Music Box 2

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Weekly Writing Challenge: Fifty – Write a short story in only fifty words.  Condense it.  Tell as much as possible with as little as you can spare. Here goes:
——————————————-

 

I’d never looked in her handbag before, and now it felt like sacrilege.  Gum wrappers, old receipts, enough loose coins for a coffee. Lipstick.  Empty tampon wrappers. Three letters, stuffed into one envelope.  A keycard from a hotel.

Her suicide note hadn’t said it, but I knew.  I’d always known.

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DP Weekly Challenge:  The Power of Names

Warning for triggers about child loss and infertility.

There is an empty space in my life.  It is a vacuum, a hole that I don’t know how to fill, or whether I should.  It is, unfortunately, a common void in many lives.  Many of you will know the pain of this.  I’m sorry. 

Our family is complete.  We have three beautiful, fantastic boys that i would not trade for anyone, or anything.  Each of their names has a power over me, and over anyone who knows them.  That power is associative; the memories we have of their actions, the way they’ve shaped us, the way they’ve made us laugh or cry or excelled in such a way that made us absolutely burst with pride.  The power of their names brings every memory to life with the mere mention of it, which is why I named that part that of mine that is missing.  And that name will always bring associative memories as well, but the memories are not of grueling days changing diapers or nights spent nursing a colicky baby.  The associative memories are all fantasies, suppositions, and what ifs.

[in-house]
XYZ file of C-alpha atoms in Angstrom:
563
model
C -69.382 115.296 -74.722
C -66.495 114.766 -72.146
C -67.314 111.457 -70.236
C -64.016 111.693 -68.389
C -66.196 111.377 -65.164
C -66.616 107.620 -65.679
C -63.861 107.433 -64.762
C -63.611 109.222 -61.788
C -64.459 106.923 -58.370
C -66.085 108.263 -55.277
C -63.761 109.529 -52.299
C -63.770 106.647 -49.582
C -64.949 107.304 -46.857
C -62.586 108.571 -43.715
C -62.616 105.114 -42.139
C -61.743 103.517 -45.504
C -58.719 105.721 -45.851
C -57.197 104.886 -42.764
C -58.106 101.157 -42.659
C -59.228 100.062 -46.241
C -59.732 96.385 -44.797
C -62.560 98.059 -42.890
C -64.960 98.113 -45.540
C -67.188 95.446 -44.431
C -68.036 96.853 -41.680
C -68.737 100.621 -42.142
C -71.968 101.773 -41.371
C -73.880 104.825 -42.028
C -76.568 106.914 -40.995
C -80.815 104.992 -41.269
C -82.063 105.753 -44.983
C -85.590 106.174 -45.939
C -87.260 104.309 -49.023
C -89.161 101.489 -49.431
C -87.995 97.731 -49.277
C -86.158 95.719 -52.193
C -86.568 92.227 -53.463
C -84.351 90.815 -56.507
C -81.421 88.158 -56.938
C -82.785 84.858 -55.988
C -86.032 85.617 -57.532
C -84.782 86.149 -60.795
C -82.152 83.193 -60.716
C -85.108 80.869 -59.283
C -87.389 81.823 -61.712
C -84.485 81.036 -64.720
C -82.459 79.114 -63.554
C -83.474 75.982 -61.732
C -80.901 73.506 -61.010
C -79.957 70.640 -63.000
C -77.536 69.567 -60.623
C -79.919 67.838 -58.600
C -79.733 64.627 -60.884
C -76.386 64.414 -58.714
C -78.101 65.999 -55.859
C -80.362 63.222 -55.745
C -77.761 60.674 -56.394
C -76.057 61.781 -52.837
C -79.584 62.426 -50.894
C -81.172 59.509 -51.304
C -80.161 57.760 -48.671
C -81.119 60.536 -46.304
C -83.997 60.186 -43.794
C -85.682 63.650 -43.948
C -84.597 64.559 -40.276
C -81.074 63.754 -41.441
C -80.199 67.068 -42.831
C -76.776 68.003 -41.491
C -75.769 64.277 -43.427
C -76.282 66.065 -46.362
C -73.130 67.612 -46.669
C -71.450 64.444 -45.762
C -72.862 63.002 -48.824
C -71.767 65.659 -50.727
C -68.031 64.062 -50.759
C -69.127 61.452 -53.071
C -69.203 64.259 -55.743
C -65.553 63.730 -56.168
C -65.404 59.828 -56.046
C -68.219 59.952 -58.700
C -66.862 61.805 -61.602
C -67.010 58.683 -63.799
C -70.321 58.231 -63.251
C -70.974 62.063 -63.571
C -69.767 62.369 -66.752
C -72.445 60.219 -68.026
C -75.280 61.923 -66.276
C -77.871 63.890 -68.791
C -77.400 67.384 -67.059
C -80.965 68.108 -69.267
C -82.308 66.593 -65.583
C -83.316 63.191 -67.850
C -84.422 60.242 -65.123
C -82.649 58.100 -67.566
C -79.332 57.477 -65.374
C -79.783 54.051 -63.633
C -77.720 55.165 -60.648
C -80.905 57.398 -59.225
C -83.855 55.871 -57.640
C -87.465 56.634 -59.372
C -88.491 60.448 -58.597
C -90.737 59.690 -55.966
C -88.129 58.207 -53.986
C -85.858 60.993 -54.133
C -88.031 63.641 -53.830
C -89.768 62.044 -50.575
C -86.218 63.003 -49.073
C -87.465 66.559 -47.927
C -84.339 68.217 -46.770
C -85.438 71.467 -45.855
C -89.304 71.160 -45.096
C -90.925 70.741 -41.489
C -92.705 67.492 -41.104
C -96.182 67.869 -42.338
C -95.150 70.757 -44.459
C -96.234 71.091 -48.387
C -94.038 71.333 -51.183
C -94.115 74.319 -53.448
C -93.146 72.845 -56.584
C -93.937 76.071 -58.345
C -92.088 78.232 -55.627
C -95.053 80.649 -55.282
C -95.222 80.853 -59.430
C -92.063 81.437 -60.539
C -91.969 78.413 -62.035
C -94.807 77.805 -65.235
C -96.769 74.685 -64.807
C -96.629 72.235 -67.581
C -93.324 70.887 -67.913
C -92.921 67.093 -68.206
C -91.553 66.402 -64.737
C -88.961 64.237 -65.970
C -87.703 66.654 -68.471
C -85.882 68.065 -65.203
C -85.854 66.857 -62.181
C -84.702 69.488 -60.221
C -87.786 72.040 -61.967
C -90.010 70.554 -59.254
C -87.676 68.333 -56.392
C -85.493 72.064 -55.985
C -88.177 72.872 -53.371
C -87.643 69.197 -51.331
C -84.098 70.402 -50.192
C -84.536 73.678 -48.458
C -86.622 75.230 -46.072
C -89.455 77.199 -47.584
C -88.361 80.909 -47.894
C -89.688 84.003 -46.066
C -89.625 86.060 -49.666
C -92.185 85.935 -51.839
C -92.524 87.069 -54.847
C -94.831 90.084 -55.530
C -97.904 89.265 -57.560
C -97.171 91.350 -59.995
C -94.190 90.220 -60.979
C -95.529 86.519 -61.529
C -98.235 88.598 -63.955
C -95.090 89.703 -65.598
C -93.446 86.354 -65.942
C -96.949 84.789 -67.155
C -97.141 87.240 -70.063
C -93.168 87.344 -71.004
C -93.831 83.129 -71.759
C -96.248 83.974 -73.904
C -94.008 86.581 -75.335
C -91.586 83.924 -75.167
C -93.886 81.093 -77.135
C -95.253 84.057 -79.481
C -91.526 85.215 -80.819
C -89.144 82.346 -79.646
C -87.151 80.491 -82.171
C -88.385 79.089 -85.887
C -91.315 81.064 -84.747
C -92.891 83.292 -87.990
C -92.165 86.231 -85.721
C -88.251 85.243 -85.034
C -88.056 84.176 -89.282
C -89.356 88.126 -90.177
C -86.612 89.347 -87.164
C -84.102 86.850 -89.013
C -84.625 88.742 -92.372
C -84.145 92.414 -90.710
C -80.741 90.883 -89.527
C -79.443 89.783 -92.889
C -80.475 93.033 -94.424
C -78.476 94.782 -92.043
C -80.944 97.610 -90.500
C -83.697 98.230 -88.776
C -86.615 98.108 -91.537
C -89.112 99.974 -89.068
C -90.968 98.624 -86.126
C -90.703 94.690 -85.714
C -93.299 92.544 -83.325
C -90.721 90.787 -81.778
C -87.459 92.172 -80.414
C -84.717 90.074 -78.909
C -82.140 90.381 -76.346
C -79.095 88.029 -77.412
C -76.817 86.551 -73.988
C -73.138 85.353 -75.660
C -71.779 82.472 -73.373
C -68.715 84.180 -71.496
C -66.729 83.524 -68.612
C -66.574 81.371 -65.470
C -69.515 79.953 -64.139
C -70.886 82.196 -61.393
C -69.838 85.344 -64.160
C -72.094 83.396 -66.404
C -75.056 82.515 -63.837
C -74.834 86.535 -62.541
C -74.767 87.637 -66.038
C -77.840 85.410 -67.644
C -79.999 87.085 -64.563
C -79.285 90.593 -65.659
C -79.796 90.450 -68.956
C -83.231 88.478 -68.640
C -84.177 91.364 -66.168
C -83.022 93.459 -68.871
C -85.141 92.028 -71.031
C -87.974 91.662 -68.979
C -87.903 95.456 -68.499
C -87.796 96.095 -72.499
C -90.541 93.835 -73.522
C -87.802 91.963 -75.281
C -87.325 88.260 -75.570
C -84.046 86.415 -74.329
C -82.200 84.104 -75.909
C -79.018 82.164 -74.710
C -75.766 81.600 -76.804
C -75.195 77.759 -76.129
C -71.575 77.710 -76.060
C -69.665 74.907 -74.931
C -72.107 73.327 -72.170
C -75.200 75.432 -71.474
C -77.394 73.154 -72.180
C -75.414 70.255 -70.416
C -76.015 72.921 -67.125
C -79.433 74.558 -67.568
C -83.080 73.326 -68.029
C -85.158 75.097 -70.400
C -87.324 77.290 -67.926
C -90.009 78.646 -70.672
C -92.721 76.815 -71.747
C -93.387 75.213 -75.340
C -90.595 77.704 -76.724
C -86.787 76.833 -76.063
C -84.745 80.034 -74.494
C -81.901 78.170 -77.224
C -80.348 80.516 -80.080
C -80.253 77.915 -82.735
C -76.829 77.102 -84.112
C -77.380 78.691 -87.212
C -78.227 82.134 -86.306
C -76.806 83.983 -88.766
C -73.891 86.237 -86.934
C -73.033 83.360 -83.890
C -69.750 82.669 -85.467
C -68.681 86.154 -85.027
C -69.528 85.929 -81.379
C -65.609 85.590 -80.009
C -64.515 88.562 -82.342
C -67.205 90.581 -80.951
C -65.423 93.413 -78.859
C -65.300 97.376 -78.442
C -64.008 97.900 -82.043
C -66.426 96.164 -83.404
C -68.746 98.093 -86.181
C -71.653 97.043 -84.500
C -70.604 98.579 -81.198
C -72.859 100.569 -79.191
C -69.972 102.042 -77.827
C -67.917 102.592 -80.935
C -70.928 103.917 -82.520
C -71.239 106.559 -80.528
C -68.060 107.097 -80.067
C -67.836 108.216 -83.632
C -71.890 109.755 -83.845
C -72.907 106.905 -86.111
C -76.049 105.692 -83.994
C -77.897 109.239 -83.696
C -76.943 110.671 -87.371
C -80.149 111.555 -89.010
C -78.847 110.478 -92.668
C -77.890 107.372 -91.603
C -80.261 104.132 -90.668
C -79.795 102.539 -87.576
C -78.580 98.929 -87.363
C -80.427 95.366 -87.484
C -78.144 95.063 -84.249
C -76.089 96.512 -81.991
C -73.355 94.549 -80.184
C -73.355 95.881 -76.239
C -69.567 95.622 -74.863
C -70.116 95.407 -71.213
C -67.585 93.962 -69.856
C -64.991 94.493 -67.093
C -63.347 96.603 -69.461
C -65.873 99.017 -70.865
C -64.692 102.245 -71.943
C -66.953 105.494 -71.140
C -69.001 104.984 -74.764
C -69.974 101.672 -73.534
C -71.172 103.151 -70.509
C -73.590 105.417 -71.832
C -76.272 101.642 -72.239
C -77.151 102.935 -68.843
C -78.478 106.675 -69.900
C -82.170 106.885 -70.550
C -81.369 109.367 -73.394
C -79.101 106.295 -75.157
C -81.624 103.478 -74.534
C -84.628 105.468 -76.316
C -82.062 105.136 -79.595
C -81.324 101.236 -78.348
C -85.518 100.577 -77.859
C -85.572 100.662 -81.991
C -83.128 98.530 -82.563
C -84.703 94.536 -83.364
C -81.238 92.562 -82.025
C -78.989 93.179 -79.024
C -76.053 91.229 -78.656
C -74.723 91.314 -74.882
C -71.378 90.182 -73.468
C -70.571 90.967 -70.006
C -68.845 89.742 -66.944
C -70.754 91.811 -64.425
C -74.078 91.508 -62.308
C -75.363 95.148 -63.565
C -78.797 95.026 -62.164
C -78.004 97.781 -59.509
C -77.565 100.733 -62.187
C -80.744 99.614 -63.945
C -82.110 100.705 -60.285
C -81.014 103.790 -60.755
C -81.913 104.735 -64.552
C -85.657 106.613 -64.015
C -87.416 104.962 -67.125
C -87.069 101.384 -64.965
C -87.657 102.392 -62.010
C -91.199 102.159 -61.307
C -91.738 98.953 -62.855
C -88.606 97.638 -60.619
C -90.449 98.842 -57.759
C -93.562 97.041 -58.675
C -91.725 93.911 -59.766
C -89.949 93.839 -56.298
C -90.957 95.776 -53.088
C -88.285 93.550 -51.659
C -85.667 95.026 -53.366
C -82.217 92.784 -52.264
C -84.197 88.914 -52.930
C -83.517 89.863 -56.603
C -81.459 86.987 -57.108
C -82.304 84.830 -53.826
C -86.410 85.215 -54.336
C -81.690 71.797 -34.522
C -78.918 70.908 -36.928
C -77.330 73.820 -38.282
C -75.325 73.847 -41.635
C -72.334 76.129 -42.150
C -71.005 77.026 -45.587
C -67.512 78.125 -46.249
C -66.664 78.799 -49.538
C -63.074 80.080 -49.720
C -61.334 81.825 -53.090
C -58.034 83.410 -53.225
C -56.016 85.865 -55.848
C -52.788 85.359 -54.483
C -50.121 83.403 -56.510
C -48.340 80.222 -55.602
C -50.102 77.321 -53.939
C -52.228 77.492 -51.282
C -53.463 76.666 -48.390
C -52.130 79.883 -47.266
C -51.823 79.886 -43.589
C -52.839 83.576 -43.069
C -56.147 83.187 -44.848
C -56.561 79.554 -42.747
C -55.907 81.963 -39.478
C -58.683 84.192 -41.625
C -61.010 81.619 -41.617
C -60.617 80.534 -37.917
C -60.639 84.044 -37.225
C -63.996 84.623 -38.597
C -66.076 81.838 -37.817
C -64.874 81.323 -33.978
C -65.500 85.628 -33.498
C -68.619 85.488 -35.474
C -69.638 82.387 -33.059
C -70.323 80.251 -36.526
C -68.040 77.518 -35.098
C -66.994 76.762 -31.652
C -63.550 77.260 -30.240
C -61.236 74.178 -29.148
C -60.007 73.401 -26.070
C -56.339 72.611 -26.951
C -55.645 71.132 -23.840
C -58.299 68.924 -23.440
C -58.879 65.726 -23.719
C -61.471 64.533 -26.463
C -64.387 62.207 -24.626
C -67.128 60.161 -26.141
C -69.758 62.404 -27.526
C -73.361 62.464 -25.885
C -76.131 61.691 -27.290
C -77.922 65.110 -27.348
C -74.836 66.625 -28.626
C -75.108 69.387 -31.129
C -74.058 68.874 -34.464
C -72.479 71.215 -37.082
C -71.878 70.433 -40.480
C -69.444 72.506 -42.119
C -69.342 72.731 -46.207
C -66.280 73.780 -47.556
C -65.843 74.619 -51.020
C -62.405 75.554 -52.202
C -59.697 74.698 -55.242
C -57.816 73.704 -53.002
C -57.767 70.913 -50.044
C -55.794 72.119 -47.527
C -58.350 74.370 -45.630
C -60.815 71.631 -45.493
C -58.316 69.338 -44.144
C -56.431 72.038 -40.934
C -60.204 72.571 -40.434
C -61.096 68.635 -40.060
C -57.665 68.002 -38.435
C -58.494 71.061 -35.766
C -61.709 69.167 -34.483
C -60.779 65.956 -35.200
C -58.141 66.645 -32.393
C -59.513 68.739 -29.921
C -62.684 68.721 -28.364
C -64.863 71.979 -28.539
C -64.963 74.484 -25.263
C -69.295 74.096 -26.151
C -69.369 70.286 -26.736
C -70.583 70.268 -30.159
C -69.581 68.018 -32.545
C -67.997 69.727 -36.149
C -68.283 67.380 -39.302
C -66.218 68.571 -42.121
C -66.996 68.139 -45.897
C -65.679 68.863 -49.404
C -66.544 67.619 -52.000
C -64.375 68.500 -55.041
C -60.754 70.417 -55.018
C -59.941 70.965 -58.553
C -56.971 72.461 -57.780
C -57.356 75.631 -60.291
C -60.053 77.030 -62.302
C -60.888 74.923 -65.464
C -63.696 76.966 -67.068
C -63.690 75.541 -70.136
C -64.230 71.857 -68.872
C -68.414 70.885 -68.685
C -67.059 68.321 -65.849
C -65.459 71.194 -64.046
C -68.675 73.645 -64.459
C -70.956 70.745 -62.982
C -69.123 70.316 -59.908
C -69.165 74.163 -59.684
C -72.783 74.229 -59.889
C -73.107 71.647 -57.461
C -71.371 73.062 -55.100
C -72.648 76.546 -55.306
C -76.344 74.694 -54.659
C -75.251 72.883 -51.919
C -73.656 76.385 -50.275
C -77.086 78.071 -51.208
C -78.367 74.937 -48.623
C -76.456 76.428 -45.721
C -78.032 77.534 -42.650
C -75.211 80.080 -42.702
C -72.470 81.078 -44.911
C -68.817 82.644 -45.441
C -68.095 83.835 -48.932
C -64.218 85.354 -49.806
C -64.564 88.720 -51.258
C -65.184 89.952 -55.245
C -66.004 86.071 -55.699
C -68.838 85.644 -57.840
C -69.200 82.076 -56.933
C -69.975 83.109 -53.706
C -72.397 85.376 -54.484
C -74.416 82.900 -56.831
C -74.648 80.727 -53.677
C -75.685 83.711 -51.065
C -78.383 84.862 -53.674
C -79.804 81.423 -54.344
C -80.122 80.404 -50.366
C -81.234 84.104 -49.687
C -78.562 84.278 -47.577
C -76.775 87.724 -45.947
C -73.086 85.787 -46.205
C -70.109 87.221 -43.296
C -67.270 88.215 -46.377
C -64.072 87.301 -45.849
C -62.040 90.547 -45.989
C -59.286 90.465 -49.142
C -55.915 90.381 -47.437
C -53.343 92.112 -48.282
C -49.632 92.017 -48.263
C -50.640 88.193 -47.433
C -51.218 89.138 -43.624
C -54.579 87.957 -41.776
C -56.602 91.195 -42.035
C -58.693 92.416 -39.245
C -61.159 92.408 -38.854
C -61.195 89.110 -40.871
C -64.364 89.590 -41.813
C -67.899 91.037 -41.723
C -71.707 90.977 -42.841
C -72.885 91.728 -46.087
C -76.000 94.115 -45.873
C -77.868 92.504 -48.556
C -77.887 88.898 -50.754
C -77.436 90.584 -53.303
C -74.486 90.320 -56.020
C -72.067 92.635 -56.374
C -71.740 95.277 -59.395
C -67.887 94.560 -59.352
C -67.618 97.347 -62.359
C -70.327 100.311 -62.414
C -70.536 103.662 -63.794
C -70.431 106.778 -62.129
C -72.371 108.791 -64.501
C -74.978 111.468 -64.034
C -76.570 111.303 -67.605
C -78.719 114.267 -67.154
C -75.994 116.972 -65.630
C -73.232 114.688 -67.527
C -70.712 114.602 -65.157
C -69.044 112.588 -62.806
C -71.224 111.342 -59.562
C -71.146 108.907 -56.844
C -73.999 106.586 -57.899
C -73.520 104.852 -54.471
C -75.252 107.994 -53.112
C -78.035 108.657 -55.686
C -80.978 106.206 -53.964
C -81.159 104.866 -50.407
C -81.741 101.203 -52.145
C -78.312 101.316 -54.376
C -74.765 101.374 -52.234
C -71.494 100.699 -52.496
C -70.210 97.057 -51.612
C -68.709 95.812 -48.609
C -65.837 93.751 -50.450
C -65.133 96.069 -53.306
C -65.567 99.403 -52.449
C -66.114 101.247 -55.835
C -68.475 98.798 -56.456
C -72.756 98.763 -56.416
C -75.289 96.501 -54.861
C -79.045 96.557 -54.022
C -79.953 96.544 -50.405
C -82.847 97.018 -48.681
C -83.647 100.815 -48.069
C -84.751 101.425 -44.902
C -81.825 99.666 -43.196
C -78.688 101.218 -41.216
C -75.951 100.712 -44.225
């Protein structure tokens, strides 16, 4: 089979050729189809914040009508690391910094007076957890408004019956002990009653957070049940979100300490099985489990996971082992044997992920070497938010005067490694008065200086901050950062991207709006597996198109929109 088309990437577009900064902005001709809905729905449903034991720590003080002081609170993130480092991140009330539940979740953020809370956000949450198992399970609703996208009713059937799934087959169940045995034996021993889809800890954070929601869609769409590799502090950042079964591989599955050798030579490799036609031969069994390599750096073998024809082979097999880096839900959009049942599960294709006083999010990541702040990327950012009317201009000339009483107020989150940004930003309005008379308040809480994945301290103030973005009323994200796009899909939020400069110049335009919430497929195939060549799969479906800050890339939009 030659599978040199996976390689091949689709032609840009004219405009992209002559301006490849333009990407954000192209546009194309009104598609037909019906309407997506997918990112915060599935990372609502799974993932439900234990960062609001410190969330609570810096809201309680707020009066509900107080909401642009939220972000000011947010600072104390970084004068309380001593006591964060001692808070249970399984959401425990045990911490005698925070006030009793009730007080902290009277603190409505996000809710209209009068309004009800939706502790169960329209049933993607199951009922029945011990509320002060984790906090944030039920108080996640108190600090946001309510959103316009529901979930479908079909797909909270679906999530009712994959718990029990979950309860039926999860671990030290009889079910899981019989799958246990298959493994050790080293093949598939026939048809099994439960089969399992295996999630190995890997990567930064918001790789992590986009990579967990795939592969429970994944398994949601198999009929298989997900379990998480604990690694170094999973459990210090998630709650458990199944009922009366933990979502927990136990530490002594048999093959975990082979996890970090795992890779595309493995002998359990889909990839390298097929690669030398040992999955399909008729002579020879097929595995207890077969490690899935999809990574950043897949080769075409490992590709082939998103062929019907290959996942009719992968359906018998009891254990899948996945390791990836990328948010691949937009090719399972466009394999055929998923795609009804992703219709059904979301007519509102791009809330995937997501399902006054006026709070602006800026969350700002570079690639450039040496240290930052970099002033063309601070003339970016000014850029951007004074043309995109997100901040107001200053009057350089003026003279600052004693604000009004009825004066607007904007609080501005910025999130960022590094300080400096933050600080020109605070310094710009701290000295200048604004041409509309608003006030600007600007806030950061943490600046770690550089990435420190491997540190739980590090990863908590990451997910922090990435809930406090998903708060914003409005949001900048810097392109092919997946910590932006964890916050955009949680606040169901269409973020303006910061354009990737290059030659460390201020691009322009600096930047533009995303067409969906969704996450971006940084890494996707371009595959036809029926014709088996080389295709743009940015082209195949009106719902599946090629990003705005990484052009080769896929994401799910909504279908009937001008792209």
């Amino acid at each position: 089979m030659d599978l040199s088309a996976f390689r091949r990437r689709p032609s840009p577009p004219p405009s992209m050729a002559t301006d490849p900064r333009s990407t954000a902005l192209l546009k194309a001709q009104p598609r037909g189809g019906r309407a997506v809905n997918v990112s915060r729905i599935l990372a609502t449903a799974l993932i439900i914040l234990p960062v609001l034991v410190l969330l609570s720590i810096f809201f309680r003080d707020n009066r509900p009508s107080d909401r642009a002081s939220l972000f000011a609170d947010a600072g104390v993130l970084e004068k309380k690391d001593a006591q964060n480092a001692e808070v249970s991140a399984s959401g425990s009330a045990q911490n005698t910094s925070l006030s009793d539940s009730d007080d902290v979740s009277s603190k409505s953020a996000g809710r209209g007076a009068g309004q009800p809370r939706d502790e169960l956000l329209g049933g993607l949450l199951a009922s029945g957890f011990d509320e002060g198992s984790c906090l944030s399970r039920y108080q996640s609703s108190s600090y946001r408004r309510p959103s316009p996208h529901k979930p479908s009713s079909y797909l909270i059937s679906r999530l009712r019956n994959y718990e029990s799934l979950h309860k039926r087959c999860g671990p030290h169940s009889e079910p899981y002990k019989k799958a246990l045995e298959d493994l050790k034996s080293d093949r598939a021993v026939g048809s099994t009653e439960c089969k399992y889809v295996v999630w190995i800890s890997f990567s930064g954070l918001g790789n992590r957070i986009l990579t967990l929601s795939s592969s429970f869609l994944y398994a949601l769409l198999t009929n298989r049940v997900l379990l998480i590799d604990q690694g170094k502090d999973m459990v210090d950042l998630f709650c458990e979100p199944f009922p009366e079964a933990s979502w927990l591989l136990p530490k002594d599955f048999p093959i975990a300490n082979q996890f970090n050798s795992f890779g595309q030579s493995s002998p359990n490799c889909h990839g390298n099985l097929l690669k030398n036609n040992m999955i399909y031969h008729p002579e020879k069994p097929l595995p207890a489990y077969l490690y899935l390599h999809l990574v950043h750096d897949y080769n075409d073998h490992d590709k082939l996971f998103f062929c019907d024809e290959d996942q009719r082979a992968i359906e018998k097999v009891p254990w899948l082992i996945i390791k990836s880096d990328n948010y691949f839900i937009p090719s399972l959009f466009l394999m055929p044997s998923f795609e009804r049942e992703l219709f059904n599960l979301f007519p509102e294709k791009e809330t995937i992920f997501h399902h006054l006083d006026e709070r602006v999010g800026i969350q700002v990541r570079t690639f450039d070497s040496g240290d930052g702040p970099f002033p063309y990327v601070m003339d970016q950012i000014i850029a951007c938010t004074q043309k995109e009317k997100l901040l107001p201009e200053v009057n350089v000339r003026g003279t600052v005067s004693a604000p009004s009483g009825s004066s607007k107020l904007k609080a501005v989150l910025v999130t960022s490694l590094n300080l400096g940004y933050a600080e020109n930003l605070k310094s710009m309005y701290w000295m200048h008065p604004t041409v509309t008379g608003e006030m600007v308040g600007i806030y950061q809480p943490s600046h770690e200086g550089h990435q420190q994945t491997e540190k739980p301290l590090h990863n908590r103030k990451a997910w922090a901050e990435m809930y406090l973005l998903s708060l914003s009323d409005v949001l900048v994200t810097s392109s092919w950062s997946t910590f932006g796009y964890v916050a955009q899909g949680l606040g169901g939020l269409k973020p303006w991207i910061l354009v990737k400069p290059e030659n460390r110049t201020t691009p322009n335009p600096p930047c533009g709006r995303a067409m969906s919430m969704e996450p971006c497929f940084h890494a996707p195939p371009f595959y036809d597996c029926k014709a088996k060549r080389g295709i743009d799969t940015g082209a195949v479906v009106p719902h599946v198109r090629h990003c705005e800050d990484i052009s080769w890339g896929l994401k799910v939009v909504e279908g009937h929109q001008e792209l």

When my second son was nearly two years old, I lost a child I didn’t even yet know was growing inside me.  I began to miscarry and that was the first that I knew of my pregnancy.  I know nothing of what could have been; who the child would have grown into, whether the child was a boy or a girl, what they would have enjoyed learning most or what their favourite meal would be.  And I began to dwell on the what ifs – by not knowing, I think I was deprived of the opportunity to mourn for a specific person, I had no tangible, or even real, memories to hold on to or to treasure in my grief.  To some people, mourning a pregnancy that was so early and so unexpected seemed a bit like an act of hubris; those people we can make our own judgments about, hm?  But I needed something to grasp.  In my mind, I’ve named that child, and I’ve imagined that child growing through each developmental stage, I’ve imbued that memory with a personality and a curious nature and a stubborn streak. It comforts me to know that child is not a non-event, that child is not an empty space, that child was, for the blink of an eye, my child. 

Claire Elise.  That is the power of a name. 

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The Daily Post‘s Prompt is Leaving.

 

 

 

 

Freedom

I loved him where my breath was caged,

between the space where truth and desire dwell.

The cell tightened by dimensions,

each inhalation grew my shoulders,

brushed against the cold walls,

knees clasped tight to chest

scraped and bled against concrete,

the unlocked door drew shadow bars

upon my face.

VKF 2014